Georg Ivanovas From Autism to Humanism - systems theory in medicine
Comorbidity is a state where both, the ‘system body’ and the ‘system mind’, are ill. For the comorbid states of depression, ICD 10 distinguishes a primary and secondary form. Primary depression is a depression due to a ‘psychological cause’, secondary depression is one due to a ‘somatic cause’.
The resulting possibilities read as follows (Härtner 2000):
To assign a ‘comorbid’ person to one of these classes is an arbitrary undertaking. Causality arises according to the theory of the observer. Strict neurobiological therapists see everything as biological, as somatic. When ADHD hyperactivity (understood as a disease of the soma) is combined with anxiety (understood as a disease of the psyche) the biological approach solves the ‘comorbid’ paradox, for example, by seeing everything caused by the function of the mesolimbic dopamine systems (Levy 2004).
On the other side, strong psychoanalyst and psychotherapist argue that most or all somatic disturbances are a consequence of some inner or social conflicts that influence metabolism. Even the C-reactive protein, an indicator for inflammatory processes and therefore clearly ‘body’ is elevated through anger and sadness (Suarez 2004) and blood clotting is increased through anxiety (Känel et al 2004).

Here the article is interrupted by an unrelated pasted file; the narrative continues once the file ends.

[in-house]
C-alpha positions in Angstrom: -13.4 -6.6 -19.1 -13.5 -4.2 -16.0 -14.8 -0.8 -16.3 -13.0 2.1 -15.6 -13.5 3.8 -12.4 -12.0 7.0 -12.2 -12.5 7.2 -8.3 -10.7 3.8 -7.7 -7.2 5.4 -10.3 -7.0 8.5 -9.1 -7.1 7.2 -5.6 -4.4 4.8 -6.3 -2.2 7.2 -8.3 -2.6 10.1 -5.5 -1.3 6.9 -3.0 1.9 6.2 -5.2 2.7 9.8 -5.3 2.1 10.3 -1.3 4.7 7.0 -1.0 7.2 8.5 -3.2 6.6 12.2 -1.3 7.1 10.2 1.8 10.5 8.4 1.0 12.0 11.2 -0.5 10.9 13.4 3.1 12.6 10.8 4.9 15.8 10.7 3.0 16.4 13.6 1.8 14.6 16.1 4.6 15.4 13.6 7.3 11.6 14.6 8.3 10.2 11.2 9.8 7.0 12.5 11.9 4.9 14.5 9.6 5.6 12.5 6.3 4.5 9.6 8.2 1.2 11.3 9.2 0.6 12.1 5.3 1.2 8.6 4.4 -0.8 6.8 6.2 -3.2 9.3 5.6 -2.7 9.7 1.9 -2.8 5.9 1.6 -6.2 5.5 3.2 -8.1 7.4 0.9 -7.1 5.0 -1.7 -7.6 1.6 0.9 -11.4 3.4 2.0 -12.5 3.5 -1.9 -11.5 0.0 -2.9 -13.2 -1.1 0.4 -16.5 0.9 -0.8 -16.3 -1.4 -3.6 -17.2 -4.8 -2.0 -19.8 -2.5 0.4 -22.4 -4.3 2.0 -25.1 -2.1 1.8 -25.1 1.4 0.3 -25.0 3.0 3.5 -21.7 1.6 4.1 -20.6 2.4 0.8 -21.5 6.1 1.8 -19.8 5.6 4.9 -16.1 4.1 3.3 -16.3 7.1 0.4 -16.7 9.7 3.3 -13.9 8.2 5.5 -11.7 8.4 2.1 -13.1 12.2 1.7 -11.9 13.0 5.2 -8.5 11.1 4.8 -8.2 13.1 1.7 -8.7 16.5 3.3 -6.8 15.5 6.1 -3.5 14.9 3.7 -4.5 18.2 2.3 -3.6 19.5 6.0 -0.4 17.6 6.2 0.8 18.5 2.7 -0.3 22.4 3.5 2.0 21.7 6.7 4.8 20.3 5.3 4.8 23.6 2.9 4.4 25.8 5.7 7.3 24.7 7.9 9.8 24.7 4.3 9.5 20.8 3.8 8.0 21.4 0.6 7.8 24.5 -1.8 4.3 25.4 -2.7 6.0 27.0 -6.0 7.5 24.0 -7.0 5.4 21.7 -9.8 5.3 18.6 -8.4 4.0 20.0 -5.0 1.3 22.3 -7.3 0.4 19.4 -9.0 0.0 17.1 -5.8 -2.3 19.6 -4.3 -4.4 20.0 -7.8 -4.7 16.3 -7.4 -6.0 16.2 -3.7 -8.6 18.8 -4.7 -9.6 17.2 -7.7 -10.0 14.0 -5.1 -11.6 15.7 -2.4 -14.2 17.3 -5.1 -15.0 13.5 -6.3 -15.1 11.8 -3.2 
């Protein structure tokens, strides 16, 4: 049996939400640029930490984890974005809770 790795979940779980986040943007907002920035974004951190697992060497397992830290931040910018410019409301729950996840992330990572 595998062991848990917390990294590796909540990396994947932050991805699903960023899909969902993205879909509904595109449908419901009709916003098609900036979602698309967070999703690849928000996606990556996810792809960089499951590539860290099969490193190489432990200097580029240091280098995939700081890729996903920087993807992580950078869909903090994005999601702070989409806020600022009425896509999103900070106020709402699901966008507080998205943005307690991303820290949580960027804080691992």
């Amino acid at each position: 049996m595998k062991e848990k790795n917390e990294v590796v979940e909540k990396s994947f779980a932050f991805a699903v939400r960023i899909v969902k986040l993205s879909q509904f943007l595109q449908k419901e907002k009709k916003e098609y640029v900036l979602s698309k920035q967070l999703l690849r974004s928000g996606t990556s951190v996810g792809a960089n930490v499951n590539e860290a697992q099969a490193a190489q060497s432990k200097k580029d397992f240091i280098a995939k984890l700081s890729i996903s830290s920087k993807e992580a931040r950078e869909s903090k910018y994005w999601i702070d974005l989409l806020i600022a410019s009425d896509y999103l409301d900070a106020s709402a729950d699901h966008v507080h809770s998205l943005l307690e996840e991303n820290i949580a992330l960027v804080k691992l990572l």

The whole situation is absolutely frustrating and already Babinski found the distinction of neurological or neurotic disease not applicable to many conditions. He defined, therefore, a third area of different nature, a syndrome physiopathique (Sacks 1984: 231). But this increases only the dilemma, as the whole concept of comorbidity contradicts the understanding of humans as autonomous, self-regulating beings.
In complementary and alternative medicine (CAM) there has always been a tendency to see humans as a whole and to define diseases as an imbalance. In such a view the distinction between a psyche and a soma makes no sense. Body, psyche and mind are parts of the same system (Hammer 1990: 86). Humans are emotional embodiments as far as organs and their function allow them to be (Worsley 1982: 60). Emotional and behavioural symptoms are an expression of the ‘human’ just as gastritis or athlete’s foot. It is a matter of habitude to see a tic, for example the twitching of the eye lid, as a symptom of the eye, of the nervous system or of a mind.
Neurophysiological, emotional, behavioural or cellular aspects are then but a different way to map the human condition. It is more a question of practicability which decides on the selection of the map. If this were understood properly most disputes would vanish (Bleuler 1962: 59). The psychosomatic problem arises only if an analytical point of view is chosen and/or if the question “what causes what” is introduced.